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I took another look at Disney's revisionist take on Maleficent.
Warning: The following contains significant spoilers for Maleficent.
So. MALEFICENT. is a pretty big hit. Huge, in fact, especially considering that it's a really dark, extremely unusual revisionist fairytale and the "ceiling" Hollywood keeps telling me comes affixed to movies made for, about or primarily starring women. Especially women approaching middle age with a bunch of kids. Funny how that works out.
I found, and still find, the film to be a mixed bag; but my review came down mostly on the positive side overall: I still maintain that its a little draggy in the second act and that the central "redemption" arc isn't quite as functional as it needs to be, but also that it opens and closes strong and Angelina's star turn picks up the slack. And yet, since my original review was finished and sent off to my editors I've been plagued by a nagging sense that maybe I hadn't given the film its due.
For starters, despite not particularly falling under its spell, I haven't been able to get it out of my head since first seeing it. That's not exactly surprising, since part of what stuck out about it from the beginning was how strange it was in execution: A Disney live-action pseudo-remake premised on the idea that the original classic had done violence to the "true" story as presented here? That posited a famous villainess was actually a wronged and righteous heroine? Tinged with broad-strokes references to sexual-assault survival, witch-persecution and matriarchal paganism vs male-centric European feudalism? Where did this come from?
But there are plenty of "bad" movies that can linger in the brain: Consider The Dark Knight Rises, a narrative disaster partially because its jam-packed with sloppy, hamfisted socio-political meandering; or more recently Man of Steel, which abandoned all sense of character and logic for an exhausting slugfest so tonally-inappropriate it triggered a media-wide debate on the proper care and tending of iconic modern myth. The bigger "yeah but" tugging on my ear over Maleficent was that I hadn't A.) acknowledged sufficiently that I am probably not the film's target audience, nor B.) made enough effort to consider what said audience might see that I didn't.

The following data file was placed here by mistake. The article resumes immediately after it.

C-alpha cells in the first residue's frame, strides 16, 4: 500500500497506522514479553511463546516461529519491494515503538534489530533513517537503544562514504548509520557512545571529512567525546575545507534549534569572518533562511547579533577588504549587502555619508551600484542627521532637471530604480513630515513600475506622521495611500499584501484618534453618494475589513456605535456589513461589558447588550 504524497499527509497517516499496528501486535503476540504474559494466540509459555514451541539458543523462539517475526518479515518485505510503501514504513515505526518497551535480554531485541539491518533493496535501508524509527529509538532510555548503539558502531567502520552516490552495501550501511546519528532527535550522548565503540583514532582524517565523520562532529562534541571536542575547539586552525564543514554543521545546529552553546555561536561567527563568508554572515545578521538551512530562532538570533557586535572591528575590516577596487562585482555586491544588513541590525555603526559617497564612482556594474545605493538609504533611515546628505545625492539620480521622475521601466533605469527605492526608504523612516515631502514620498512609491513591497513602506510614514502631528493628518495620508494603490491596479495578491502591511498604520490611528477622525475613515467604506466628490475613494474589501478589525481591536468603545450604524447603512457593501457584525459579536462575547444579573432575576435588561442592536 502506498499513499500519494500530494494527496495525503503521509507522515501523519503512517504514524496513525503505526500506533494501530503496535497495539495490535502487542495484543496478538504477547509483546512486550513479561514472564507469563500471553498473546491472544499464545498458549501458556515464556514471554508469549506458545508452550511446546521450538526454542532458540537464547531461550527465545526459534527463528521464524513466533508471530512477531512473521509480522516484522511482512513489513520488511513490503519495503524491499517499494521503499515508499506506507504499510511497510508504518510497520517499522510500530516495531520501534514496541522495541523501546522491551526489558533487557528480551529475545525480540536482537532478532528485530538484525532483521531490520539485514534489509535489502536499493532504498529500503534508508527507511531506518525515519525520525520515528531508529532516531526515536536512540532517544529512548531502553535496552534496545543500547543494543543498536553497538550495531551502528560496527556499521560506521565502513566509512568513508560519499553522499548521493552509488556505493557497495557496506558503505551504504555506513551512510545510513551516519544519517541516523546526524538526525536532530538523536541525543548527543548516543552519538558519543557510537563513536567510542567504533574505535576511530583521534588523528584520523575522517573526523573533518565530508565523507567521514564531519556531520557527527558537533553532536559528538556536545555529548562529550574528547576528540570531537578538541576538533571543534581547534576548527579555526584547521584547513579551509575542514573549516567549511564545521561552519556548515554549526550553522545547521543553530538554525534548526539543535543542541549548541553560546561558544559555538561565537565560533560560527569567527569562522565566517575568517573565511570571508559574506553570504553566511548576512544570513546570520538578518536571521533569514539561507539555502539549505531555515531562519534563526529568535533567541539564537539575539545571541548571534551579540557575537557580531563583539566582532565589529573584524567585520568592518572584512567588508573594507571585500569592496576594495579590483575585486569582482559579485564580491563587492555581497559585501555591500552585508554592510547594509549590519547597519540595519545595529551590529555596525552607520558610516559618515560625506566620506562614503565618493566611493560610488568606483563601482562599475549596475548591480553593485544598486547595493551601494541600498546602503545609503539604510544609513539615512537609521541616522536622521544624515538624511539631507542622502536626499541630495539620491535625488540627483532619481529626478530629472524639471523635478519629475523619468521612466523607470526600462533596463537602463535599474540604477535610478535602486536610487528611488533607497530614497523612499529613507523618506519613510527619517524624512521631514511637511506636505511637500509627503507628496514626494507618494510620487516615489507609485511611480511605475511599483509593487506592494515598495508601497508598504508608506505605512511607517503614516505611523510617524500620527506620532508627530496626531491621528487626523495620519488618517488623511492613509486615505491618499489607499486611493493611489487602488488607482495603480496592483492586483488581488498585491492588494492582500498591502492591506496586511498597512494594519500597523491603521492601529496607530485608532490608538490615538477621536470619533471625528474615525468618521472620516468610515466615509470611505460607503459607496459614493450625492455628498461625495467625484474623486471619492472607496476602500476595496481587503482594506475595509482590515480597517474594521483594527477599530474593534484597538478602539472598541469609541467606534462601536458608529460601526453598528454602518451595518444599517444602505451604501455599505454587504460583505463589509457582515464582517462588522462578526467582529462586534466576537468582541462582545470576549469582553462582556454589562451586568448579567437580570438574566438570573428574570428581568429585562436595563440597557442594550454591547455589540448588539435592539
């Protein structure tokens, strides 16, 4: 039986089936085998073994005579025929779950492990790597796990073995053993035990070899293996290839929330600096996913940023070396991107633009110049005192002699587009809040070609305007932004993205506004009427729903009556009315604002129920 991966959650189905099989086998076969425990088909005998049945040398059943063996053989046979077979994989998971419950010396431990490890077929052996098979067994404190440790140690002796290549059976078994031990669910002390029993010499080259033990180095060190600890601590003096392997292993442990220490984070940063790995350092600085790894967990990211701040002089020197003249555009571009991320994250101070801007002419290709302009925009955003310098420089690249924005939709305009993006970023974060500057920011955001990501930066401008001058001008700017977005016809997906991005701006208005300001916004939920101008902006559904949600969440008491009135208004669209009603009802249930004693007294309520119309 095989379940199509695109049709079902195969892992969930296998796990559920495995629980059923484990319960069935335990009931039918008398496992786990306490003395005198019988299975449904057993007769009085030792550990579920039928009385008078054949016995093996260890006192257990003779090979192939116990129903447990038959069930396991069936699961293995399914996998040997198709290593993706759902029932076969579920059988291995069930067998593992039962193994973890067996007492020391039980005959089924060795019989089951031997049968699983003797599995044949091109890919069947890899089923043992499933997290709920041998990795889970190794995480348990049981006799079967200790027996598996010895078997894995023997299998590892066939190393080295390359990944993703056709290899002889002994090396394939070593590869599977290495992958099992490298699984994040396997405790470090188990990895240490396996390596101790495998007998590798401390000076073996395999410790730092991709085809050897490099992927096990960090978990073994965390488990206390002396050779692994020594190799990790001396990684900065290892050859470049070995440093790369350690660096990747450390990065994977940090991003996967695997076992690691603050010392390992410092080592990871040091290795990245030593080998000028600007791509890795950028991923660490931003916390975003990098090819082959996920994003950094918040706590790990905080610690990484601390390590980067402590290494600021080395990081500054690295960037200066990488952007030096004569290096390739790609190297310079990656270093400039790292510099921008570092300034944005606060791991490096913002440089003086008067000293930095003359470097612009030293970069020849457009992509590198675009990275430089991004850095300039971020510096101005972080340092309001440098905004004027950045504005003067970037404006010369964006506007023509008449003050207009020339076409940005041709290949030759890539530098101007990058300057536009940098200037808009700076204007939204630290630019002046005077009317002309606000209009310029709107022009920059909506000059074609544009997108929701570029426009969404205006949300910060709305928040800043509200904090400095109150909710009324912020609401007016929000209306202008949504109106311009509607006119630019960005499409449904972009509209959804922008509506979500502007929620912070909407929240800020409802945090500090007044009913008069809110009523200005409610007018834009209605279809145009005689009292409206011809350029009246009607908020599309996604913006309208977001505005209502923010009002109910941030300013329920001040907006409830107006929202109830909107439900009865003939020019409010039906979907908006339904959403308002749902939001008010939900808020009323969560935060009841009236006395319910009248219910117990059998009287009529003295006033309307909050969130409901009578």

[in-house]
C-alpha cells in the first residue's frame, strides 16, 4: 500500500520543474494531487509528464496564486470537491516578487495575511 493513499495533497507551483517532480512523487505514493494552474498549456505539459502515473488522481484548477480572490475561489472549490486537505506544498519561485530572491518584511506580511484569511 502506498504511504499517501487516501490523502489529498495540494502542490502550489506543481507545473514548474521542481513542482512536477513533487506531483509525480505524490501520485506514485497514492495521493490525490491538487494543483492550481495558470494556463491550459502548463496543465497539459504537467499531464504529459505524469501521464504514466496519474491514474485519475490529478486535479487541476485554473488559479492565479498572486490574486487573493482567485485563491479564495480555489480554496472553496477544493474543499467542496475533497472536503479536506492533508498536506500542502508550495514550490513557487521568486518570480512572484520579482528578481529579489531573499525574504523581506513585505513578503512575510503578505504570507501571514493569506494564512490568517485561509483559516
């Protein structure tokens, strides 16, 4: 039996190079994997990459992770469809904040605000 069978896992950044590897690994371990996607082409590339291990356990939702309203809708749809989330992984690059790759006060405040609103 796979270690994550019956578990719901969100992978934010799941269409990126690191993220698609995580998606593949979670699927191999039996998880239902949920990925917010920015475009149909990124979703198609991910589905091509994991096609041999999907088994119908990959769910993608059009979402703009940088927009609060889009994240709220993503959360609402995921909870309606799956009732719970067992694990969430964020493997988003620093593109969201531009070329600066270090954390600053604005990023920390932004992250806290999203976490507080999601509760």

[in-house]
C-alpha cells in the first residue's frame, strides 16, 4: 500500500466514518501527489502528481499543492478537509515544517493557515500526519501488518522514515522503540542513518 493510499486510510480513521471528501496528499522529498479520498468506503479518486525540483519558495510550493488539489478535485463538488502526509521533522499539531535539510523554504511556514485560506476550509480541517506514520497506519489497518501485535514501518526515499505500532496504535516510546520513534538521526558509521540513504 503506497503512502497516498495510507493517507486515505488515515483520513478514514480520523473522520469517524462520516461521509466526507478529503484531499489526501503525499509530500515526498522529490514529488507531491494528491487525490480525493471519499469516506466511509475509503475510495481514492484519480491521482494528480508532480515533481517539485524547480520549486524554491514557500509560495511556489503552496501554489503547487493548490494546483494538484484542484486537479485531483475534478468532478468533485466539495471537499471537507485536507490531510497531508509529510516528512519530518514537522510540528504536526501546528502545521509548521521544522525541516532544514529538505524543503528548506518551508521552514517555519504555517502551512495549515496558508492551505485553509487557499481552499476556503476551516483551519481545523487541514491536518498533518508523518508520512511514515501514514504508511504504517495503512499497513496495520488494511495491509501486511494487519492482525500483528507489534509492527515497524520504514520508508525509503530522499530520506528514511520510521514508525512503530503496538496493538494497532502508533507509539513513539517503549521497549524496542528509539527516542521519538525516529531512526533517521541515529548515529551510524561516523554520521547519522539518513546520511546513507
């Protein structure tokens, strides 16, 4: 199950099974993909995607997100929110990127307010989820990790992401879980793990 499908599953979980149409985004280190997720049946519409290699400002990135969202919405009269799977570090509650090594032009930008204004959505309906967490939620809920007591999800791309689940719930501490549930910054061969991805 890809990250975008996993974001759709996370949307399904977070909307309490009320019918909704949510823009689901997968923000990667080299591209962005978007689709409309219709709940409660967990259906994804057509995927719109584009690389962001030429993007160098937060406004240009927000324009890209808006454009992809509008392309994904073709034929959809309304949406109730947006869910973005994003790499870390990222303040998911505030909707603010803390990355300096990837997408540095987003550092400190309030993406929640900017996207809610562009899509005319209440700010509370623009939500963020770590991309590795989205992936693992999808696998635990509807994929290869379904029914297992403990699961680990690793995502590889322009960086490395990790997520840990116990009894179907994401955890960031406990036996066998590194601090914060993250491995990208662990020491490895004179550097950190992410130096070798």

To be clear: To the extent that film criticism is a "discipline" at all, that discipline is being able to report on a work apart from the majority of one's own biases. Obviously, "pure" objectivity is impossible, but there are pretty clear degrees involved: I myself am fairly incapable of not enjoying a movie about robot dinosaurs just on principle, but when Transformers 4 comes out it's my job to tell you whether the parts I won't be watching on an endless Blu-ray loop are any good.
But a critic is human, and no one human can live a life that encompasses the entirety of the human experience. Well, maybe Werner Herzog has. And it's inevitable that even the very best critic (read: not me) may simply "miss" something that connects on a powerful level with others in the audience. And since the soul of narrative art is its connection with those experiencing it, at the end of the day there will be films whose visceral impact on an audience is worth considering in at least equal weight to its quantifiable beat-by-beat smoothness.
A good example would be Friday lambasted by mainstream critics upon release in 1995 but today remembered as one of the classic comedies of the 90s. It's easy to see where critics took issue: The structure is episodic, the characters thinly-sketched, Ice Cube is a limited actor and the overall effect more prolonged-sitcom than feature film. But the film connected with a large audience of (mostly) young black Americans by simple virtue of giving them something they seldom saw on screens: Themselves, and the day to day reality of inner-city American life presented with humor and even sentiment. Does that make Friday "good?" Well, I don't know - but it makes enough people say that its good for the prospect to be worth considering.
In any case, I made it a point to see Maleficent again on its actual opening day, a mid-afternoon show to guarantee an audience of (mostly) moms and kids. I wanted to see it again, but I also wanted to see how it "played" to this sort of crowd - my impression from the original viewing was that the film was making a very specific play for the sensibilities of a contemporary female audience, and regardless of how successful I thought the result was I wanted to see what that audience thought of it.